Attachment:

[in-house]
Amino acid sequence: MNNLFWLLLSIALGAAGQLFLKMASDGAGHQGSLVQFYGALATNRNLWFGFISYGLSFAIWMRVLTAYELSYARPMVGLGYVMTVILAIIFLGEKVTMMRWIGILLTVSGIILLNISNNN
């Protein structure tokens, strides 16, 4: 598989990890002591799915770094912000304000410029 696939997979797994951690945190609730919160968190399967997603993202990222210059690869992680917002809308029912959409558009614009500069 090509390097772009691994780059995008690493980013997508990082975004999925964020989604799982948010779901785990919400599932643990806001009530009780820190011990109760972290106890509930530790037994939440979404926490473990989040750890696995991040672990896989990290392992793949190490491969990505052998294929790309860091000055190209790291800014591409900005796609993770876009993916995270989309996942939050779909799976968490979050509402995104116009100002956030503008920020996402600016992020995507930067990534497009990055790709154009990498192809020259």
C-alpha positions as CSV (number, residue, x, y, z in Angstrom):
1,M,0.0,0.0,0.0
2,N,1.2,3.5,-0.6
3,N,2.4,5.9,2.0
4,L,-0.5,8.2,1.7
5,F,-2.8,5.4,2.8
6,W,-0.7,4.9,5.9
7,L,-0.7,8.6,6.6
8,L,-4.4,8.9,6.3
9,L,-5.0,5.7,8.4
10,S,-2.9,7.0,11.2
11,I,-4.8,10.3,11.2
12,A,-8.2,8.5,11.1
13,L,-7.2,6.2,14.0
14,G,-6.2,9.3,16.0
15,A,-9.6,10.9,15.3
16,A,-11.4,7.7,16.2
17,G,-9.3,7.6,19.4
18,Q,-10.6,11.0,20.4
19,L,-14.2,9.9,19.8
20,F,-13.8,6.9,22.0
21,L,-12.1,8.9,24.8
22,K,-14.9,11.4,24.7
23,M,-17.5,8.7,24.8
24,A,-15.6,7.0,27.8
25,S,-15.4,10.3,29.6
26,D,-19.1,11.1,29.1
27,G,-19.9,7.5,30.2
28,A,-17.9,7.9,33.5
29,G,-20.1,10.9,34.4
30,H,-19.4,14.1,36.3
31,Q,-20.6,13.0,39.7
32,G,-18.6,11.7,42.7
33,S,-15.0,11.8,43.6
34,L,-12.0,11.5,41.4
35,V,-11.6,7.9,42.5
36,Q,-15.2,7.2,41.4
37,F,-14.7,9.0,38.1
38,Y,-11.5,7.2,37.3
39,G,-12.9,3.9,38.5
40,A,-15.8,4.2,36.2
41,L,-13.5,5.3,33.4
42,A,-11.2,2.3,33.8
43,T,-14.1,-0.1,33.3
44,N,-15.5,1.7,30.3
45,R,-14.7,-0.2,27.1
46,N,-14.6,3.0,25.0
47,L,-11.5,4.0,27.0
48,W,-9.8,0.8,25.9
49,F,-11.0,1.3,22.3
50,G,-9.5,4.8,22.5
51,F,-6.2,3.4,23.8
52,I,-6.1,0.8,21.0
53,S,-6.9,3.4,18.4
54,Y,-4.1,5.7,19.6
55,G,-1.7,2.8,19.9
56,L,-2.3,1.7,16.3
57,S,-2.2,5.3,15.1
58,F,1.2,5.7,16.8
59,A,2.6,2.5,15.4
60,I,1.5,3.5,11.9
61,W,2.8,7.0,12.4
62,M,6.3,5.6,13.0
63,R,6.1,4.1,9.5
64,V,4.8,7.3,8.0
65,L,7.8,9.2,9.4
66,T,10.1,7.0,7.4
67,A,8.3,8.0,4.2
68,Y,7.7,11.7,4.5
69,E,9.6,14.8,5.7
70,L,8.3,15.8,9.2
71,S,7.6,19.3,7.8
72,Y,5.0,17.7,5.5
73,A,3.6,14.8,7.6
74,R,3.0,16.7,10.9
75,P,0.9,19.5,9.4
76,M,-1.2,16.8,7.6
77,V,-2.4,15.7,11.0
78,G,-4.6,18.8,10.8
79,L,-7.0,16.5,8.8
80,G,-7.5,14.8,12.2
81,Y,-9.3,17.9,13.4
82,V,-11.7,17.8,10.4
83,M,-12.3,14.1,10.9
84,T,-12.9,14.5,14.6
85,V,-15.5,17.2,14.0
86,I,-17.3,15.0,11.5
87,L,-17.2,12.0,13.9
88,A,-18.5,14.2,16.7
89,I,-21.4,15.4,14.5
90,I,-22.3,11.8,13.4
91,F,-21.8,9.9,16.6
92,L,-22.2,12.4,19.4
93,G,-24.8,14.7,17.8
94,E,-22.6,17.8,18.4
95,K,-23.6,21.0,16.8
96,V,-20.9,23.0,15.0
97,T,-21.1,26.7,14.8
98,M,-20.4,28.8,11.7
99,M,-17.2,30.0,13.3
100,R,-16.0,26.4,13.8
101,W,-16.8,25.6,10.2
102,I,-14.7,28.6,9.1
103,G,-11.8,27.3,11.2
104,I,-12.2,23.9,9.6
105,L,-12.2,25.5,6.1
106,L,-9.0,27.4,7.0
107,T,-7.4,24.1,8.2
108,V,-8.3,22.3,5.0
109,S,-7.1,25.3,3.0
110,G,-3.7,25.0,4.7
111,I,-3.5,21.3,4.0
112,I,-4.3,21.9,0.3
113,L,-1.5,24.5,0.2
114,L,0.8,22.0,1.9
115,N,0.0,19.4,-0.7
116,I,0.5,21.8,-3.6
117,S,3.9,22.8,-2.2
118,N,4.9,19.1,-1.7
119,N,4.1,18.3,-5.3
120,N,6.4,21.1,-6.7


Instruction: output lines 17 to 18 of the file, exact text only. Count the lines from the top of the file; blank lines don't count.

13,L,-7.2,6.2,14.0
14,G,-6.2,9.3,16.0